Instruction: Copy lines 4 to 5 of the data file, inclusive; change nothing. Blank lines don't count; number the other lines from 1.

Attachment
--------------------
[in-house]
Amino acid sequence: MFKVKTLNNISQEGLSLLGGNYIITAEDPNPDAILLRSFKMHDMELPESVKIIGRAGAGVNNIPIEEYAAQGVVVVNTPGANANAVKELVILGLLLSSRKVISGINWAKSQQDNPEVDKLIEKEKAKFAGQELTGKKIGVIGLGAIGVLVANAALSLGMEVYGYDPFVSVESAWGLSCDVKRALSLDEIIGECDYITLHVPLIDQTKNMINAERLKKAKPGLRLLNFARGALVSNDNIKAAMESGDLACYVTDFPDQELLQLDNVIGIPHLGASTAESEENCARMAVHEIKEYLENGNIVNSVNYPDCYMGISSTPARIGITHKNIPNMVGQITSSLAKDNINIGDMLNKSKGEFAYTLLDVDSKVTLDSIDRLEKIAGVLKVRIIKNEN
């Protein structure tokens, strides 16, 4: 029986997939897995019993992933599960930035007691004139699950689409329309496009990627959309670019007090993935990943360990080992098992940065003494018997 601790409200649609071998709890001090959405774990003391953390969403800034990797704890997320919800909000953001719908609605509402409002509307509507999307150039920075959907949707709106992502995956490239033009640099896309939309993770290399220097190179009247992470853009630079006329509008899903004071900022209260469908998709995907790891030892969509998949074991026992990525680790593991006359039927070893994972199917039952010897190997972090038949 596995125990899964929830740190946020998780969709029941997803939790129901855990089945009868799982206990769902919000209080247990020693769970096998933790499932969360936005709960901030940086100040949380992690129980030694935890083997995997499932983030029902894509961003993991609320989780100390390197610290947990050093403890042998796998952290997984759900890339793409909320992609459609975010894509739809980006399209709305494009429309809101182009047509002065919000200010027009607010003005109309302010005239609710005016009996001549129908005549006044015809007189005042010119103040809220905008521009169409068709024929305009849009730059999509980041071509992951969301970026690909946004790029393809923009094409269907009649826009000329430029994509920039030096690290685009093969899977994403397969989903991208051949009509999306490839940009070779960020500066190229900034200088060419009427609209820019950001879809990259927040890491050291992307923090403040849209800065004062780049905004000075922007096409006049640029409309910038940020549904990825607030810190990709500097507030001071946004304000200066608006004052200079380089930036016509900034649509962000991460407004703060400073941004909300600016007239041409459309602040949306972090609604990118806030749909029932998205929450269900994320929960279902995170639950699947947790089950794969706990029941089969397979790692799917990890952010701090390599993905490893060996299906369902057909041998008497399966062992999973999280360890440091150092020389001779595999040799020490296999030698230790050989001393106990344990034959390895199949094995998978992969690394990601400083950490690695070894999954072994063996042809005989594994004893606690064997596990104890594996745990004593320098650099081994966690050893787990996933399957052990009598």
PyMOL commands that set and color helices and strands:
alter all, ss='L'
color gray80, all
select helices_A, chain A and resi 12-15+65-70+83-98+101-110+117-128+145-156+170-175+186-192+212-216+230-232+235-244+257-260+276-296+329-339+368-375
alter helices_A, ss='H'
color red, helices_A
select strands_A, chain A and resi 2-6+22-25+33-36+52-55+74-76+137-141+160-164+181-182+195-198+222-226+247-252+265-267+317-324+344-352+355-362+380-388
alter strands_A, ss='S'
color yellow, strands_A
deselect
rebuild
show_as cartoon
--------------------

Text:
PyMOL commands that set and color helices and strands:
alter all, ss='L'